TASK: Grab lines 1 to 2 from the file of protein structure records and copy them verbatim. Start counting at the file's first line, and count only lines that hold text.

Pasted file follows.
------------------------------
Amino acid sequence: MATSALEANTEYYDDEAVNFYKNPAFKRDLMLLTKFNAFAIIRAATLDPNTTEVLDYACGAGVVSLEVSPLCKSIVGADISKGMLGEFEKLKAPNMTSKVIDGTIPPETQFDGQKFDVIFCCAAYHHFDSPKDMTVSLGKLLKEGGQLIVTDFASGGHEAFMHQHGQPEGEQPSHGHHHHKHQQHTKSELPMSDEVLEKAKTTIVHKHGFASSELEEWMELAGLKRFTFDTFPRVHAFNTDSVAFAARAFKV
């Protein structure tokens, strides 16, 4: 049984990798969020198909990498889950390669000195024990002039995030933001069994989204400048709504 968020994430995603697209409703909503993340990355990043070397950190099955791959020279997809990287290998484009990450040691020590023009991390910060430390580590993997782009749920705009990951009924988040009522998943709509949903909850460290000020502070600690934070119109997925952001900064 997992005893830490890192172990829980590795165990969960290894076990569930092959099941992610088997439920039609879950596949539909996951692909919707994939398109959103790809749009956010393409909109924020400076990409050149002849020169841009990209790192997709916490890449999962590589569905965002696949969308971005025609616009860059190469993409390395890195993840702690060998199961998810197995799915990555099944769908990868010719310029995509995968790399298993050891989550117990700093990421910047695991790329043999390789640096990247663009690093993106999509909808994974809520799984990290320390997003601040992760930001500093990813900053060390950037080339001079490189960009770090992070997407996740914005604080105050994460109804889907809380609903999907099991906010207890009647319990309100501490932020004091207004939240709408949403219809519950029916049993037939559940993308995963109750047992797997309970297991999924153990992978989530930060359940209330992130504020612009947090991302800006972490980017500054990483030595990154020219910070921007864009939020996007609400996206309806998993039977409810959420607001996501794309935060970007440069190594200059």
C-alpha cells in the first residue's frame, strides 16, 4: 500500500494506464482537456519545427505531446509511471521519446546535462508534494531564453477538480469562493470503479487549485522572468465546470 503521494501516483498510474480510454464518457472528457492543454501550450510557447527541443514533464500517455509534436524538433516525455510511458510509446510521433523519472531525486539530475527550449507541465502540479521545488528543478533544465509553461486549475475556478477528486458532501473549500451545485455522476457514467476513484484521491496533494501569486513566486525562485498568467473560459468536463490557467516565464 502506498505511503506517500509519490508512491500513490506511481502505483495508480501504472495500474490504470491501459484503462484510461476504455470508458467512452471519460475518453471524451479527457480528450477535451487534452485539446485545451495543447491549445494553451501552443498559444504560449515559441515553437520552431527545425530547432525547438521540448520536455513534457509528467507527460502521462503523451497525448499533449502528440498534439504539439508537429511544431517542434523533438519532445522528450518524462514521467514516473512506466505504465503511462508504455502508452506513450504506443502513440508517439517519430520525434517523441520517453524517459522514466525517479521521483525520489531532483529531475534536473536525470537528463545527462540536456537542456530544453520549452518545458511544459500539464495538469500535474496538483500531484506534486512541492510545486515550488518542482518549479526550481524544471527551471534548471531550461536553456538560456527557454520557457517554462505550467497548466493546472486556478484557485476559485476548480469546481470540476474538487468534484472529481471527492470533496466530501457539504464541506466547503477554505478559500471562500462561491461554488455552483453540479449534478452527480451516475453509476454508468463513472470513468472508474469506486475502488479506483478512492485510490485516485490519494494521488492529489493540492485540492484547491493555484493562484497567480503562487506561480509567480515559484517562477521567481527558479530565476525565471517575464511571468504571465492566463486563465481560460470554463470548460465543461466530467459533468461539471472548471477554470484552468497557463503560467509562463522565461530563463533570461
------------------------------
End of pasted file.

Amino acid sequence: MATSALEANTEYYDDEAVNFYKNPAFKRDLMLLTKFNAFAIIRAATLDPNTTEVLDYACGAGVVSLEVSPLCKSIVGADISKGMLGEFEKLKAPNMTSKVIDGTIPPETQFDGQKFDVIFCCAAYHHFDSPKDMTVSLGKLLKEGGQLIVTDFASGGHEAFMHQHGQPEGEQPSHGHHHHKHQQHTKSELPMSDEVLEKAKTTIVHKHGFASSELEEWMELAGLKRFTFDTFPRVHAFNTDSVAFAARAFKV
């Protein structure tokens, strides 16, 4: 049984990798969020198909990498889950390669000195024990002039995030933001069994989204400048709504 968020994430995603697209409703909503993340990355990043070397950190099955791959020279997809990287290998484009990450040691020590023009991390910060430390580590993997782009749920705009990951009924988040009522998943709509949903909850460290000020502070600690934070119109997925952001900064 997992005893830490890192172990829980590795165990969960290894076990569930092959099941992610088997439920039609879950596949539909996951692909919707994939398109959103790809749009956010393409909109924020400076990409050149002849020169841009990209790192997709916490890449999962590589569905965002696949969308971005025609616009860059190469993409390395890195993840702690060998199961998810197995799915990555099944769908990868010719310029995509995968790399298993050891989550117990700093990421910047695991790329043999390789640096990247663009690093993106999509909808994974809520799984990290320390997003601040992760930001500093990813900053060390950037080339001079490189960009770090992070997407996740914005604080105050994460109804889907809380609903999907099991906010207890009647319990309100501490932020004091207004939240709408949403219809519950029916049993037939559940993308995963109750047992797997309970297991999924153990992978989530930060359940209330992130504020612009947090991302800006972490980017500054990483030595990154020219910070921007864009939020996007609400996206309806998993039977409810959420607001996501794309935060970007440069190594200059």